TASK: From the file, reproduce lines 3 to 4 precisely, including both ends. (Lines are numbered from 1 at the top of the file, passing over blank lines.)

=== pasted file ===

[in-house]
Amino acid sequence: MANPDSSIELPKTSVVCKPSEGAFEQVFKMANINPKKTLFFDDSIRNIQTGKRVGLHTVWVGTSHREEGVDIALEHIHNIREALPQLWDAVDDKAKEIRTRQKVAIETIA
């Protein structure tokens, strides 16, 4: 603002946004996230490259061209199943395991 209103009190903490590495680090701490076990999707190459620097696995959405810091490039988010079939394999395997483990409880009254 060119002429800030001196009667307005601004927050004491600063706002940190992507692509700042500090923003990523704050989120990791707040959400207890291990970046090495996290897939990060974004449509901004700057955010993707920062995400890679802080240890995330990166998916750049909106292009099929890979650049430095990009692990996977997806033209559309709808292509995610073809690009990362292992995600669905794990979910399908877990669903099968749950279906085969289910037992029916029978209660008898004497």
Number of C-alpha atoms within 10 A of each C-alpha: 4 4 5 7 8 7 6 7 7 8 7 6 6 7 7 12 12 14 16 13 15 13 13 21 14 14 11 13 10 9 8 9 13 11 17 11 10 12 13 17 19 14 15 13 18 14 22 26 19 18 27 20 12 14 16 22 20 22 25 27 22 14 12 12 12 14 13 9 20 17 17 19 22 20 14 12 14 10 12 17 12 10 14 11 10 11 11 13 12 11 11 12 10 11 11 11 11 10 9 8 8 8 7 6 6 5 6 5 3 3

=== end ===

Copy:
């Protein structure tokens, strides 16, 4: 603002946004996230490259061209199943395991 209103009190903490590495680090701490076990999707190459620097696995959405810091490039988010079939394999395997483990409880009254 060119002429800030001196009667307005601004927050004491600063706002940190992507692509700042500090923003990523704050989120990791707040959400207890291990970046090495996290897939990060974004449509901004700057955010993707920062995400890679802080240890995330990166998916750049909106292009099929890979650049430095990009692990996977997806033209559309709808292509995610073809690009990362292992995600669905794990979910399908877990669903099968749950279906085969289910037992029916029978209660008898004497």
Number of C-alpha atoms within 10 A of each C-alpha: 4 4 5 7 8 7 6 7 7 8 7 6 6 7 7 12 12 14 16 13 15 13 13 21 14 14 11 13 10 9 8 9 13 11 17 11 10 12 13 17 19 14 15 13 18 14 22 26 19 18 27 20 12 14 16 22 20 22 25 27 22 14 12 12 12 14 13 9 20 17 17 19 22 20 14 12 14 10 12 17 12 10 14 11 10 11 11 13 12 11 11 12 10 11 11 11 11 10 9 8 8 8 7 6 6 5 6 5 3 3